“That’s one thing I always loved about Apple,” Dhuey says. “The company is willing to spend more on research and development than many places are. A lot of the projects fail, but there is always something of value that comes out of them.
“And in many ways, the Apple of that time was the last refuge of the true computer designer. Hardware and software—we invented it all.”
Dhuey was finishing up one project when he was approached to be part of an Apple team working on a super-secret device. “We had a meeting, and I was a little puzzled. No one would say what the thing was,” he says. “I kept asking, ‘What are we making?’”
That secret project changed popular culture. He was helping to invent the iPod. “I was the hardware guy, and we only had about nine months to get it done and out for the holiday season,” he says. “I jumped in with both feet. I spent a lot of nights and weekends on it, and I traveled many times to Taiwan to meet with the manufacturer.”
Dhuey says he didn’t expect the iPod to have the effect it has.
“At first, it only ran with a Mac and only through a Firewire connection, so I wasn’t sure how popular it would be. Would this be another Newton?” he says, referring to a device that was envisioned as a reinvention of personal computing but wound up as a relatively unpopular personal digital assistant.
“MP3 players weren’t new,” he says, “but at the time they had little internal memory, unless one wanted a huge device, and a person had to be somewhat of a techie to rip CDs to them.”
The iPod’s big advantage was its proprietary 1.8-inch Toshiba hard drive, Dhuey says. “The battery was the same size, with a circuit board just behind it.”
Boosting the device over the top was its new user interface—the scroll wheel—and library system adapted from cell phone software. “All of a sudden, people could load their whole music collections onto one device,” he says. “As Americans, we like to be spontaneous. The iPod matched up with people’s desire for what they want when they want it. That—and the fact that it fit into a shirt pocket—really made the difference.”
Dhuey isn’t one to do the same thing twice, and his restless spirit took him to Cisco after he saw an opening on the firm’s website. Once there, he went to work on TelePresence, which he describes as kind of a small startup within Cisco.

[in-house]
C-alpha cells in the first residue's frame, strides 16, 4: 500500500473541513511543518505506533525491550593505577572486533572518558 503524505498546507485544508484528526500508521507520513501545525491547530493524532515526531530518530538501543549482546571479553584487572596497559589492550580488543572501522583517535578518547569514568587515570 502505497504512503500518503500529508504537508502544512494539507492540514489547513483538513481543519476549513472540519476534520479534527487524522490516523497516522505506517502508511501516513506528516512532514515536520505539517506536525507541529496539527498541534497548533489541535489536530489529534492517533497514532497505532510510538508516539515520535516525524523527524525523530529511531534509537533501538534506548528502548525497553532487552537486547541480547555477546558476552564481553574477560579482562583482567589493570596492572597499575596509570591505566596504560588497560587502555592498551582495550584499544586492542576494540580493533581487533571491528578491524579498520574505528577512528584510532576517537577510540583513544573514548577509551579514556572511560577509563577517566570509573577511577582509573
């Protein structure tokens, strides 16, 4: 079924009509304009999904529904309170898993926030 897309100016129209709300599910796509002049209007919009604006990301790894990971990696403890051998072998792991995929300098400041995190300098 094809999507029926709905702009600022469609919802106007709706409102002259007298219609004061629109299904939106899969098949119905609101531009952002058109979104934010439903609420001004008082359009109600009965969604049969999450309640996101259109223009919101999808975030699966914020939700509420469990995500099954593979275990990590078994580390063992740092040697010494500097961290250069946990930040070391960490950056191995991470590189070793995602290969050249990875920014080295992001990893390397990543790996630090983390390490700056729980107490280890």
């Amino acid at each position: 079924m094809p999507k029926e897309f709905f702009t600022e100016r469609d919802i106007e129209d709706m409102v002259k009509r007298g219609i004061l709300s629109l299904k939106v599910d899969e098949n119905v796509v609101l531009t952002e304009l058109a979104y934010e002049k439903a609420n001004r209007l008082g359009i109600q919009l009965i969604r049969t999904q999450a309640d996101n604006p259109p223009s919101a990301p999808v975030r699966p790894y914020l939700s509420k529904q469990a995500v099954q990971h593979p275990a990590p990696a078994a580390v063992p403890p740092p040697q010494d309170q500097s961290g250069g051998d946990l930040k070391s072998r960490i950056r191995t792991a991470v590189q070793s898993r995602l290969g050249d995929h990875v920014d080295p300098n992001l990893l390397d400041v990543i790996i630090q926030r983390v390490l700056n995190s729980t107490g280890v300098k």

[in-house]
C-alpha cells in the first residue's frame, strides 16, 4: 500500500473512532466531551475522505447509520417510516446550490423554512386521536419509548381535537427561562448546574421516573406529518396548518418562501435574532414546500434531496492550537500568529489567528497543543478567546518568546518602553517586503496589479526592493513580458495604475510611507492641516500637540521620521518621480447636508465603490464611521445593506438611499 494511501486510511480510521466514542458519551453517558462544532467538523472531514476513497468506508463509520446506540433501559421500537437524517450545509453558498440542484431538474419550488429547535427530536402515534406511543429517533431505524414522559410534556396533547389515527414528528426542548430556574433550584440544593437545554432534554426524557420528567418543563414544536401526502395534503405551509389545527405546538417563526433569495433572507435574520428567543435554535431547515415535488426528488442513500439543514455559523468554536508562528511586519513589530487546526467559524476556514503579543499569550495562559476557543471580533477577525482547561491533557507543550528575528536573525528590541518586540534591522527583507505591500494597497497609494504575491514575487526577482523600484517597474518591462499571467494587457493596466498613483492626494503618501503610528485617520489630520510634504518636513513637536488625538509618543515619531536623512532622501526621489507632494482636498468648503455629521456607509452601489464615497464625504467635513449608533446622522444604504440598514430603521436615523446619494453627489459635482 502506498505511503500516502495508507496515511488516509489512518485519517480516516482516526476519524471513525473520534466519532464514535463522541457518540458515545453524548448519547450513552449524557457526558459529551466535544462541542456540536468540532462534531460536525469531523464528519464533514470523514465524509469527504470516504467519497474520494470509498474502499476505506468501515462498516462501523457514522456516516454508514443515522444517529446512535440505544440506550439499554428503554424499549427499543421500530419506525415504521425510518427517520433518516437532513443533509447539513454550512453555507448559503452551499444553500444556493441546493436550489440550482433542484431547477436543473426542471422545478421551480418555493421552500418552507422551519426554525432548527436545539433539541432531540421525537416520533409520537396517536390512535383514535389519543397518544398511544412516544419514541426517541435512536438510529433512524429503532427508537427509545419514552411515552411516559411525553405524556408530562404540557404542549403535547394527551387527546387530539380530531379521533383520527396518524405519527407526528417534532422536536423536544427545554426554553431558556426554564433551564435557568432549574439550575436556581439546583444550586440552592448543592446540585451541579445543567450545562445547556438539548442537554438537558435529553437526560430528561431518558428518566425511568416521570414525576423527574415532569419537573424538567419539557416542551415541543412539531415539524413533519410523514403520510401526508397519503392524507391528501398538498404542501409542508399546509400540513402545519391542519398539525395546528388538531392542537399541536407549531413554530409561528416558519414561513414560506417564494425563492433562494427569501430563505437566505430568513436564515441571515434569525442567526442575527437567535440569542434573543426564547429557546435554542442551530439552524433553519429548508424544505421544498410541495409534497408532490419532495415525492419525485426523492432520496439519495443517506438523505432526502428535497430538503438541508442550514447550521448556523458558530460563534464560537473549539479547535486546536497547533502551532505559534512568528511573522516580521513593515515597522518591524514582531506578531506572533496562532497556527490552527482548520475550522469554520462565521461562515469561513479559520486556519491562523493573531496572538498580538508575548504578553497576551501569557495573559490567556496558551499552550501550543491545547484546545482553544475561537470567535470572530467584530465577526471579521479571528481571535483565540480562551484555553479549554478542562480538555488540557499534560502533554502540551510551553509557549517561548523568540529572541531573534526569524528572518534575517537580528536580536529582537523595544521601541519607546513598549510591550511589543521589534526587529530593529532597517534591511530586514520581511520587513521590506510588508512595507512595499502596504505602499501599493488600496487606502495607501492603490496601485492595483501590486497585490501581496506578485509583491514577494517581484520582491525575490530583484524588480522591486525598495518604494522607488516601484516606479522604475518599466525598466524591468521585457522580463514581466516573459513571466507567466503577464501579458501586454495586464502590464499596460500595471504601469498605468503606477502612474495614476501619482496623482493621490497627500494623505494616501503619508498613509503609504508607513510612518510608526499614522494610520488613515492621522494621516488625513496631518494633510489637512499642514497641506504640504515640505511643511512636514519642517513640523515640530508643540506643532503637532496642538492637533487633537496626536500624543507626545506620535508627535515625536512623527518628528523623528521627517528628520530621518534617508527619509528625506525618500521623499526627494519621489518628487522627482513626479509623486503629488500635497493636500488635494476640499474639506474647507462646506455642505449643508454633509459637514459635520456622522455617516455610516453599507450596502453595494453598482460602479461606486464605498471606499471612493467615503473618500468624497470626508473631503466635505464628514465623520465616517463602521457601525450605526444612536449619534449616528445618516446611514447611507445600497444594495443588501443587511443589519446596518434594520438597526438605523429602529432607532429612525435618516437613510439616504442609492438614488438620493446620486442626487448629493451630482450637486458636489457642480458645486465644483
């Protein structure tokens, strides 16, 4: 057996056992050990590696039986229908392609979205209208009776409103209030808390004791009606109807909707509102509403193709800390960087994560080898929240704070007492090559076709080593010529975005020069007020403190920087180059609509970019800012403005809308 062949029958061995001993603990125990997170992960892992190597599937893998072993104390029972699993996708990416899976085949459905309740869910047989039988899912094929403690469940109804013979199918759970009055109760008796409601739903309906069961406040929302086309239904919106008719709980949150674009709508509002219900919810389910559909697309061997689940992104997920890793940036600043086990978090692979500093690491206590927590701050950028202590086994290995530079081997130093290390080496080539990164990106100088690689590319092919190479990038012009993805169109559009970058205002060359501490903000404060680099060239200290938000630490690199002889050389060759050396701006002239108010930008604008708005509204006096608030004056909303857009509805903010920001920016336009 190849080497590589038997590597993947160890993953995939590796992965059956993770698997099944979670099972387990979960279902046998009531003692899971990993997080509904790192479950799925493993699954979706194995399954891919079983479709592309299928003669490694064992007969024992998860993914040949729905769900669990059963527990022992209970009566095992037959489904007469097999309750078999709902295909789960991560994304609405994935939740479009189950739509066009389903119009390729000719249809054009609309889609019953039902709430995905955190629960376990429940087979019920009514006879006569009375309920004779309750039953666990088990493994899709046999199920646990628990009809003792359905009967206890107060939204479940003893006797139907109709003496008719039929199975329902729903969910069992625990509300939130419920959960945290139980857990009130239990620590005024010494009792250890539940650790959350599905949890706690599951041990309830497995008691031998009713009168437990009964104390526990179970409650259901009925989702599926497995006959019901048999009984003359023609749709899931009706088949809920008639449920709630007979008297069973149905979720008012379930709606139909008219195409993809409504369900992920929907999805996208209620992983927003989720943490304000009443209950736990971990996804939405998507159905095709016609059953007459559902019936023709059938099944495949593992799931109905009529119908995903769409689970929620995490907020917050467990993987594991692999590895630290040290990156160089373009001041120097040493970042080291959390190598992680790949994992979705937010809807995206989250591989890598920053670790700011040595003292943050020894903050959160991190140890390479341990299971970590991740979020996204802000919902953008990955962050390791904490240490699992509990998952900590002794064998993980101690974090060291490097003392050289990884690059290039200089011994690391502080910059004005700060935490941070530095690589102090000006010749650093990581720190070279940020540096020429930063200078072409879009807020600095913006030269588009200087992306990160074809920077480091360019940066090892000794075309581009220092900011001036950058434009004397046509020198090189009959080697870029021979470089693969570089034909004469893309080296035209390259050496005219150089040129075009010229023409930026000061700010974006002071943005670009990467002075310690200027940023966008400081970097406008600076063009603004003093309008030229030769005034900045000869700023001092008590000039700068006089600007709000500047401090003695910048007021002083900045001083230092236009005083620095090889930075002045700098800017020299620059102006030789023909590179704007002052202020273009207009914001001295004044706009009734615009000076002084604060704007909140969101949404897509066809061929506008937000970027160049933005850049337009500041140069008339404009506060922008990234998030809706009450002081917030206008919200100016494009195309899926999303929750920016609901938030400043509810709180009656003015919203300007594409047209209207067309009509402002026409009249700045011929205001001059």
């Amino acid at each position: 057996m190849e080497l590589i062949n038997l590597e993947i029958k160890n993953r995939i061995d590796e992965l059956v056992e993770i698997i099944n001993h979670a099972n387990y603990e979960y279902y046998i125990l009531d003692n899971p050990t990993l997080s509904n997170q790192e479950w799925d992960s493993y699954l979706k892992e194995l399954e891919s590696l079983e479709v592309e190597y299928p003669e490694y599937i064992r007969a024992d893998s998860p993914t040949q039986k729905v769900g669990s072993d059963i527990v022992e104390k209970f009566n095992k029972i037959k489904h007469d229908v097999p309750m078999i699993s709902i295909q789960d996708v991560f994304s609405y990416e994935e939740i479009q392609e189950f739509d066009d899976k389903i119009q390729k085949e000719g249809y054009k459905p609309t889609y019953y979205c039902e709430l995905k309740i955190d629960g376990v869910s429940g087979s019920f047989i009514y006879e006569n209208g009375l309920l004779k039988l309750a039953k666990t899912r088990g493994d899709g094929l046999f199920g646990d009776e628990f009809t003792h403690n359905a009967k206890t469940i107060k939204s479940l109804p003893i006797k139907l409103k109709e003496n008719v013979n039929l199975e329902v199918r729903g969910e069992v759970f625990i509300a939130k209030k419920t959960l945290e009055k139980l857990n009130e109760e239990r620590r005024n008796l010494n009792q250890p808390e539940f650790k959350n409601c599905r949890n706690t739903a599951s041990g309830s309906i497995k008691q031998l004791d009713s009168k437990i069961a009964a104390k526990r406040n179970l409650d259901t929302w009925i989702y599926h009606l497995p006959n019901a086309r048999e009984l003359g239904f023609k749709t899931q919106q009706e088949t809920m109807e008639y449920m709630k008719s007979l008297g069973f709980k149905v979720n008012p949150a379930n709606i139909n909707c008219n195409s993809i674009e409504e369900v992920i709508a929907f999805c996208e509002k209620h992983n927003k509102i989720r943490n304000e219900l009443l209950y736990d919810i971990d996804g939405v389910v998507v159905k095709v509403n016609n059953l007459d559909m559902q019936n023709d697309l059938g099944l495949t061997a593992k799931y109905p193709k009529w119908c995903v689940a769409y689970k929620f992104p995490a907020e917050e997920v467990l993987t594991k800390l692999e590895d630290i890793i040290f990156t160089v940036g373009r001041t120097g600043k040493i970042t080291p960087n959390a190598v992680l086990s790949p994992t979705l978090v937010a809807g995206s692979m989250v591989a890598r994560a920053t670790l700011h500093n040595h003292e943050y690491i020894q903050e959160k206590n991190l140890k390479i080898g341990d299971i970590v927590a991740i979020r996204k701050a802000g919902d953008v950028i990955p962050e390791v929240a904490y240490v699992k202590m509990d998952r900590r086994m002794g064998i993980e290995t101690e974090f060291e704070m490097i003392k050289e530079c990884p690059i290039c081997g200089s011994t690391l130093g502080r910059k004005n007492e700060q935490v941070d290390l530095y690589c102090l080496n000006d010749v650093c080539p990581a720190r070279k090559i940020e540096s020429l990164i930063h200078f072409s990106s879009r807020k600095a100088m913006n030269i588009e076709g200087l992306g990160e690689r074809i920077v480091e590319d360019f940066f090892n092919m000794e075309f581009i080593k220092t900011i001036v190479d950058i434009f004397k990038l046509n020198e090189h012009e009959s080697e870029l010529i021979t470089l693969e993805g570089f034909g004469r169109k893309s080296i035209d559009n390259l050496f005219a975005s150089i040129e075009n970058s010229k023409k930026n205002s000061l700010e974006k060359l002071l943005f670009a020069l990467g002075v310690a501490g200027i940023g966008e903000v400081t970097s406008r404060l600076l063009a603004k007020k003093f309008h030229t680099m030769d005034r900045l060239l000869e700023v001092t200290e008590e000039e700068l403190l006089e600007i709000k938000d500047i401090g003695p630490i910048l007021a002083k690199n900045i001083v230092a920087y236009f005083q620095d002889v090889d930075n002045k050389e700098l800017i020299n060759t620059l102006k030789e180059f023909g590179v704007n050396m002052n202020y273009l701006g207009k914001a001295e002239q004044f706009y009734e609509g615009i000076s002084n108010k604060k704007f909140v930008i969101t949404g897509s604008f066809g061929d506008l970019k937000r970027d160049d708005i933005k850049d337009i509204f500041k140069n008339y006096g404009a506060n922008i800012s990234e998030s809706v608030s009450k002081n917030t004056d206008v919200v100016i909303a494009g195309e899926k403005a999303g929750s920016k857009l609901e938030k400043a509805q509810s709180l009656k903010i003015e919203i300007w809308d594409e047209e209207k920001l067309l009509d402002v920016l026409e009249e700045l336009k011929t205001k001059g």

Through the videoconferencing system, which employs fiber optics to connect sites through the Internet, people in one location are seen sitting around half of an 8-foot oval table. Through a 65-inch plasma screen, the folks on the other end appear to be sitting at the other half of the table.
“People look like they do in real life,” Dhuey says. “I have a persistent interest in photography and video production, so I had lots of ideas of how people should appear, with color balances and such, to get that human factor in there. So when you see someone, you see the expressions on the face, eye color, everything, as if you’re sitting across the table,” he says. “You can see if someone’s not paying attention, as opposed to a phone teleconference.”
Because it works over the Internet, the system avoids the lag apparent in satellite videoconferencing. “Light moves pretty well all over the world, so with these fiber-optic cables, you get the same level of performance everywhere,” he says. When told it resembles something from a science-fiction view of the future, Dhuey laughs. “Well, it is a little like ‘The Jetsons,’” he says. “We dont have the flying cars, but we’re making a lot of the other ideas that seemed so fantastically futuristic a reality.”
Dhuey says designers like him all know these far-out technologies will end up on our desks. “So we’re always thinking, ‘How can I make it better?’ It’s somewhat selfish, but thinking of how that machine will work for you, you do make improvements,” he says.
As for the next wave of computer engineers looking to make their way into the industry, Dhuey says: “You have to get lucky, for one thing. I found what I wanted to do, and I’m fortunate someone has paid me to do it. To break in, you have to go out there and do some things that might seem crazy. If they don’t work, try something else!”